To Share or Not to Share: Avoiding TMI in Your Job Interview / HR Solutions / Last Modified: February 22, 2017

It's tempting to be comfortable in an interview, but it's probably best no to disclose certain details during an interview.

Meeting people can be a wonderful experience for some, great enough that you feel so comfortable as to share details about your life. While that may be good for new friendships, it's not great during an interview with a hiring manager. 

In terms of sharing too many details, doing so among friends may simply make them uncomfortable, but disclosing too much during a job interview can leave you without an offer. Here are some points to consider before offering up that next bit of info to the recruiter or hiring manager.

Don't disparage. During almost every interview process, there comes a point where the focus turns to the events that led you to the interview. All too often, it's these types of questions that open up the door to ridiculing your current or past manager. Don't take the bait. Even if your boss was or is the worst, do not go down that road. Most of us do understand that there are poor leaders in this world, but your willingness to bash a person you’ve worked closely with won’t do you any favors.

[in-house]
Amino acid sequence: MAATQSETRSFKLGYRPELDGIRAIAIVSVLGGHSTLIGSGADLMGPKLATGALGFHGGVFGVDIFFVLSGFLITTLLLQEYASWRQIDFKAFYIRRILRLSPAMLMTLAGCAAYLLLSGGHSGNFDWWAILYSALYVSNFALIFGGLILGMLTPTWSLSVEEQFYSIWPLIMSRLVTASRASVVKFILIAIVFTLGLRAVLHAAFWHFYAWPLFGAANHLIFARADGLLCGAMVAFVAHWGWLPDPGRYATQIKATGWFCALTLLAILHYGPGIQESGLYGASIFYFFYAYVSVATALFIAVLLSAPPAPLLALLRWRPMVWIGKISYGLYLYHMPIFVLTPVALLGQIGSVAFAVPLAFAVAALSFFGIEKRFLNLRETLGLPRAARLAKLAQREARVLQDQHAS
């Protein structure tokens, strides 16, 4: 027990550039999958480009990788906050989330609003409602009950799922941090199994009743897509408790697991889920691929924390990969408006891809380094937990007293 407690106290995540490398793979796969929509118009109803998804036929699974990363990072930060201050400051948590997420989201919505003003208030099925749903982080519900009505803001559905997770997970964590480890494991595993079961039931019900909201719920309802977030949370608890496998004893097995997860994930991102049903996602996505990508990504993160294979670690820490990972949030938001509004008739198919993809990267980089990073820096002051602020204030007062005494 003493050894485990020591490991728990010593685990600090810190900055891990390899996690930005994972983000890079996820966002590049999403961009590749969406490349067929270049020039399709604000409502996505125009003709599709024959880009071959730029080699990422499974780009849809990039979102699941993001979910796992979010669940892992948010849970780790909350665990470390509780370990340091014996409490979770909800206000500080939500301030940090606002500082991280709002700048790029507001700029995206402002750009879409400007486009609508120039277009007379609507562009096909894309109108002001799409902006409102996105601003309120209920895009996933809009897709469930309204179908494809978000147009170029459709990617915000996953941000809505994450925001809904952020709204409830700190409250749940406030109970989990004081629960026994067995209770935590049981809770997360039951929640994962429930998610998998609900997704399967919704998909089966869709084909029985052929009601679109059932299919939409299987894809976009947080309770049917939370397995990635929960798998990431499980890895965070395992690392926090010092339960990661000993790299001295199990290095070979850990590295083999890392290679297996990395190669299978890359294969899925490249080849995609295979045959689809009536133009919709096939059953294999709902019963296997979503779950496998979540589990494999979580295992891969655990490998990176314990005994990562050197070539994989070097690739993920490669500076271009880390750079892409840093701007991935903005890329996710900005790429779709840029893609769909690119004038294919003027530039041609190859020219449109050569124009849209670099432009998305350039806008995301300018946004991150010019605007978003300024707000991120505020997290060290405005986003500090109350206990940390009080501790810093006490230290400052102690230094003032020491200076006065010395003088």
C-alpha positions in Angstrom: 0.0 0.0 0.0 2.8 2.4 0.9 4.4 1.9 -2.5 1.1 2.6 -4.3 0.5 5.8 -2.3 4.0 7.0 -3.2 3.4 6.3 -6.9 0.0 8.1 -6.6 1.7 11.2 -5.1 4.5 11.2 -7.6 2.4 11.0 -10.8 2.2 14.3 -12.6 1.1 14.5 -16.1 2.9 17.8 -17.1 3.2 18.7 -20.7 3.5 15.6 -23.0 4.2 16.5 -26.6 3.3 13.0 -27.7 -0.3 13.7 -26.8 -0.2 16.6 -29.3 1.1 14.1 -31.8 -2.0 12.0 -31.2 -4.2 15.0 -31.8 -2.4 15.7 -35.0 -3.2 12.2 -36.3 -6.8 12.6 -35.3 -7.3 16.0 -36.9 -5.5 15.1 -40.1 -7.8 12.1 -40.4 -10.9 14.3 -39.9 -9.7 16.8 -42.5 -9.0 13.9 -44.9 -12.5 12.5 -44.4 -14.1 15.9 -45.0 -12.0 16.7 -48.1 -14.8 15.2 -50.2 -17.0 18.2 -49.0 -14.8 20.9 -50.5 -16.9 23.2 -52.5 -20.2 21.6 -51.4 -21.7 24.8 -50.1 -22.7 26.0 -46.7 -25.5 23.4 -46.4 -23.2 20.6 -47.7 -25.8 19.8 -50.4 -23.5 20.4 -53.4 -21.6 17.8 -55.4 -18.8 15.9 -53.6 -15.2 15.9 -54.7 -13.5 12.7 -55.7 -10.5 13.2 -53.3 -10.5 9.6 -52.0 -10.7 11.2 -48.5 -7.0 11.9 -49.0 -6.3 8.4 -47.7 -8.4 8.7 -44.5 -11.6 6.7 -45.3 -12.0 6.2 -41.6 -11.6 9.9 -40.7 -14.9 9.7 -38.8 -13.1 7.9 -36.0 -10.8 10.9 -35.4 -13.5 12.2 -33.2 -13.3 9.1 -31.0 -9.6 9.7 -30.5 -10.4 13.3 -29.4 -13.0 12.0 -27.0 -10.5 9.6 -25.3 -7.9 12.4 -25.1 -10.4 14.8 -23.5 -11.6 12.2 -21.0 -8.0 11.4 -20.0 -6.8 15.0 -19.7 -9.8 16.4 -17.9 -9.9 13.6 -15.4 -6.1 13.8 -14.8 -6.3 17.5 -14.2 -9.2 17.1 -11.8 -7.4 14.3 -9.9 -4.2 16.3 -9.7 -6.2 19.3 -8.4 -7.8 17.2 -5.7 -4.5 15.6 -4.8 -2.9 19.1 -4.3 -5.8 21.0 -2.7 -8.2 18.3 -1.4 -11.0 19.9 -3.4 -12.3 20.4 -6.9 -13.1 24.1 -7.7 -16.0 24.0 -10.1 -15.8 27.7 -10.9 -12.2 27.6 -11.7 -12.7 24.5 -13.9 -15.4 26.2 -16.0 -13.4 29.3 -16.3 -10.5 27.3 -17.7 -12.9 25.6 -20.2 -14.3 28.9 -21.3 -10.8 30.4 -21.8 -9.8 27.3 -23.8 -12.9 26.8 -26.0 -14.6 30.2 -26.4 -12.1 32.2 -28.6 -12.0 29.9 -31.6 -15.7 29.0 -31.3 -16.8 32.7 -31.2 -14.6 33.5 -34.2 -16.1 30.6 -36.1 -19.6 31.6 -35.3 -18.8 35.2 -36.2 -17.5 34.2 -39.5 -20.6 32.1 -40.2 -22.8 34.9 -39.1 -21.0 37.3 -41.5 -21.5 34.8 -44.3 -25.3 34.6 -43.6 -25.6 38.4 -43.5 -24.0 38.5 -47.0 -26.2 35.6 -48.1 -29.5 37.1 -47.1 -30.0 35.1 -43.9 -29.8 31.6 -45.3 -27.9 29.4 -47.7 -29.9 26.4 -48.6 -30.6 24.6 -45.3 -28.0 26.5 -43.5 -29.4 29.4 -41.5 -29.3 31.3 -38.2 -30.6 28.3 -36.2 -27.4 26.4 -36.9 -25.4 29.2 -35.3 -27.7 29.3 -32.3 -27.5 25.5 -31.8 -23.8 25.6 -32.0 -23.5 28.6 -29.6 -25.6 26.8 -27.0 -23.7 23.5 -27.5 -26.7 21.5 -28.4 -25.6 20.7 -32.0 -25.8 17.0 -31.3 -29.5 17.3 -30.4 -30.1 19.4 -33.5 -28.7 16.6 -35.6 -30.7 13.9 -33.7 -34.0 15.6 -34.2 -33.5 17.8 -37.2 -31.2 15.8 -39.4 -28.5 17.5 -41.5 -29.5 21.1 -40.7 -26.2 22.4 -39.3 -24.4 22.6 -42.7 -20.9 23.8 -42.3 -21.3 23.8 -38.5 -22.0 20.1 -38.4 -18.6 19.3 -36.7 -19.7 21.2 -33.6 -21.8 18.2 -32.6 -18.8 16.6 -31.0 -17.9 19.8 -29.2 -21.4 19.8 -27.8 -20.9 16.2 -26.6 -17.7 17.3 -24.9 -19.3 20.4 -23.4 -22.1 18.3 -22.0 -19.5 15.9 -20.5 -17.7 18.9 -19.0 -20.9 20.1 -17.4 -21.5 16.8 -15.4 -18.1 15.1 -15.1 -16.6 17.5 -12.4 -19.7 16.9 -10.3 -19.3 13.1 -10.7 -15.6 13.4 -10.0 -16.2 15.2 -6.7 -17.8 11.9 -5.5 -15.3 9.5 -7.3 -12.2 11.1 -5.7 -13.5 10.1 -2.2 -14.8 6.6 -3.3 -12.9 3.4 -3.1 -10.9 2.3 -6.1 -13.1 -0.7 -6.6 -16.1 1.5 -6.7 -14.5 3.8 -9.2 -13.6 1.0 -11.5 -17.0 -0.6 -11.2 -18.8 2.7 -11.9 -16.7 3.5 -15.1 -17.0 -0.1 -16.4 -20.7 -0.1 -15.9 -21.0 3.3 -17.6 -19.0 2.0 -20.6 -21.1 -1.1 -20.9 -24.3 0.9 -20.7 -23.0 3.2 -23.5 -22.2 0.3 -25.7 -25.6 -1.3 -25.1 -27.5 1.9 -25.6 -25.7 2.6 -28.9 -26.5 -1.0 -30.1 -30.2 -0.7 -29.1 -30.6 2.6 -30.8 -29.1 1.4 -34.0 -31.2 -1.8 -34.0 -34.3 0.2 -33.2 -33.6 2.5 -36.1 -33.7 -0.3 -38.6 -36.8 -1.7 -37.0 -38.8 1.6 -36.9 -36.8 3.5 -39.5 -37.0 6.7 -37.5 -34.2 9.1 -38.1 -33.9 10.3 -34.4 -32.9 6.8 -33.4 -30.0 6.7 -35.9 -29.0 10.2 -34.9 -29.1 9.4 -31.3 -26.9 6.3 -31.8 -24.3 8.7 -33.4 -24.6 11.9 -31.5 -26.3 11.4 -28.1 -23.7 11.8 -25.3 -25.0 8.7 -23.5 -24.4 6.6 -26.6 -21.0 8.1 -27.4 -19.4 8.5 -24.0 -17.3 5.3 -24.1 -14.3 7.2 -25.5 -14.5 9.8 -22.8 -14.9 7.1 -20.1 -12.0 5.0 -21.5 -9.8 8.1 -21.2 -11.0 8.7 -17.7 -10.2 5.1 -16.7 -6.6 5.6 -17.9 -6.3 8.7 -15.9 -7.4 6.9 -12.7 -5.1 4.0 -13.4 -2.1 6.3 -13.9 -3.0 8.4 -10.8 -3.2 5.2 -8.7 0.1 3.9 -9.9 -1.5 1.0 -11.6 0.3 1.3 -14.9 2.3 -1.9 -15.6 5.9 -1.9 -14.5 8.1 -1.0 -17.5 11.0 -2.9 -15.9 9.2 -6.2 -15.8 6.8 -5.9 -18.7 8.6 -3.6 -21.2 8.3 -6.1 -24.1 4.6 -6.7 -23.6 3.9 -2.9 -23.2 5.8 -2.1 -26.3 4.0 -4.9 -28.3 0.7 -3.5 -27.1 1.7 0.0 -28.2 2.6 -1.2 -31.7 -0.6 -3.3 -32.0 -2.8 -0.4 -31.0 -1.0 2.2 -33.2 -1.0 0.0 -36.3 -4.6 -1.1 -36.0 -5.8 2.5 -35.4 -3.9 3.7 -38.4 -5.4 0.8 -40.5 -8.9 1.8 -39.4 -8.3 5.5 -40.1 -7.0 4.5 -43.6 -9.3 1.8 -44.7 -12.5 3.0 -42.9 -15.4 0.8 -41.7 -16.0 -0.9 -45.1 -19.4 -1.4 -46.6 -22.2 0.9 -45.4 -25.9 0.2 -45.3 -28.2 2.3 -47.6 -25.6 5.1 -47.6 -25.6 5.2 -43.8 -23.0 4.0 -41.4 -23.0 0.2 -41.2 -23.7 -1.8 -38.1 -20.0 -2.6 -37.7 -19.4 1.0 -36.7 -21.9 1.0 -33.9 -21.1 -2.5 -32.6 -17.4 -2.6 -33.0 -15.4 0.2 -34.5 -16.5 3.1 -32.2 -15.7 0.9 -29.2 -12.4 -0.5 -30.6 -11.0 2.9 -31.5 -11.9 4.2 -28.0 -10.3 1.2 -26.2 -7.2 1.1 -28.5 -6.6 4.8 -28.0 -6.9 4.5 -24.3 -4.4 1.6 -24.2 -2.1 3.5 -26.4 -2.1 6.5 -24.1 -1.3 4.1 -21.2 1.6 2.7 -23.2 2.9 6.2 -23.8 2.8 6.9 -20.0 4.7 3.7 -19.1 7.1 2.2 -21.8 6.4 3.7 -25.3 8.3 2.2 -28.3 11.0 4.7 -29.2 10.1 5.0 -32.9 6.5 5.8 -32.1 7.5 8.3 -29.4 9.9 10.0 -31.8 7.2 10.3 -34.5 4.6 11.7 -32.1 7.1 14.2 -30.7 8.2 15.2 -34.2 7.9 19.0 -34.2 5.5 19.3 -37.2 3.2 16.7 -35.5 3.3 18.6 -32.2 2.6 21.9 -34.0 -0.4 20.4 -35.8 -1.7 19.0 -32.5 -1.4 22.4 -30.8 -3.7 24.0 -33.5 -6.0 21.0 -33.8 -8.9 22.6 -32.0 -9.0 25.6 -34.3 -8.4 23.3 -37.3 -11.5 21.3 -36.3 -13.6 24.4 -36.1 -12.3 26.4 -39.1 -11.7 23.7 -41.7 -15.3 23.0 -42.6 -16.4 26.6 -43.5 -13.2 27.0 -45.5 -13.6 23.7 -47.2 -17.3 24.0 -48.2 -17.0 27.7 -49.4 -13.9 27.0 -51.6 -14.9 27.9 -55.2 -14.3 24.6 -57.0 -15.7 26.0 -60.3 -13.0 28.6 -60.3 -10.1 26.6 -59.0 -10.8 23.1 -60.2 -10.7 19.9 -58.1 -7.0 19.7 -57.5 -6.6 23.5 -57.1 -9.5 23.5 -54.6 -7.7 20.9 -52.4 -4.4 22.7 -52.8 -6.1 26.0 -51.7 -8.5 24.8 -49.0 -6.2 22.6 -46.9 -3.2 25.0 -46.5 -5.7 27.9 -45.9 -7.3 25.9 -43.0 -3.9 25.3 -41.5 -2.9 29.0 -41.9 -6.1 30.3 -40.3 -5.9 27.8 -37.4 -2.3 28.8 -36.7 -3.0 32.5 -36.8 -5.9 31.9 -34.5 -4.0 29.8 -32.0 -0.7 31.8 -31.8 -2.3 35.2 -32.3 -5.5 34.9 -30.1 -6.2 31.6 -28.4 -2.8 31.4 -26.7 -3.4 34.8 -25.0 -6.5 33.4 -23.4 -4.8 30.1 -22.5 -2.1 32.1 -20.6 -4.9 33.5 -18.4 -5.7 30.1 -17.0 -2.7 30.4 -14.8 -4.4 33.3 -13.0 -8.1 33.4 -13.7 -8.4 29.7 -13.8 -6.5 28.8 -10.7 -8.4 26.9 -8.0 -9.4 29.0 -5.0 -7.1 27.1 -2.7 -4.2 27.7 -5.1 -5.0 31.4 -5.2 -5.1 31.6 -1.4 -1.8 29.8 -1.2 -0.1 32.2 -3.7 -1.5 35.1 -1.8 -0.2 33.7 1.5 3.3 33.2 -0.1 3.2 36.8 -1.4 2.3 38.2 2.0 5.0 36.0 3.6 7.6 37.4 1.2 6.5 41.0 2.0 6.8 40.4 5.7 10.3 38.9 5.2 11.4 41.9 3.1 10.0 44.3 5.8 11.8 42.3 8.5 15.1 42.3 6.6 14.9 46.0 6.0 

Be discreet. Better said, don't disclose that you were fired. In no way am I suggesting that you should skirt the truth, but there are more eloquent ways of phrasing a loss of employment. No matter what the circumstances surrounding your untimely departure, you don't want the potential employer to begin their initial perceptions of you negatively. Explaining that the position was simply not a good fit is probably enough to put the issue to bed.

Don't polarize. At this very moment, we’re in the middle of a political superstorm—a highly contested presidential race with both sides intensely opposed to the other. While showing your personality to the interviewer is important, avoid subjects that can create highly charged conversations. Religion and politics are the two taboo subjects that come to mind in terms of conversations to avoid during an interview. Even if you know the interviewer, keep all conversations limited to the position you’re seeking—period.

Understand the law. Most recruiters and hiring managers are well-versed legalese. Even so, not everyone who conducts interviews is aware that certain questions cannot be asked, and in doing so are in violation of the law. Your age, marital status, sexual orientation, social media credentials, and anything that relates to any physical disabilities cannot be asked during an interview. If you find yourself on the receiving end of one of these types of questions, decline politely and move forward. If you’re being pressed on one of these subjects, it is probably time for you to end the interview.

Part of the goal of any interviewee is to establish a rapport with the person conducting the interview, but sometimes too much information can squelch your hopes of obtaining new employment. Prepare for your next interview by keeping the focus on what you can bring to the new organization. 


 Photo credit: baranq/Shutterstock

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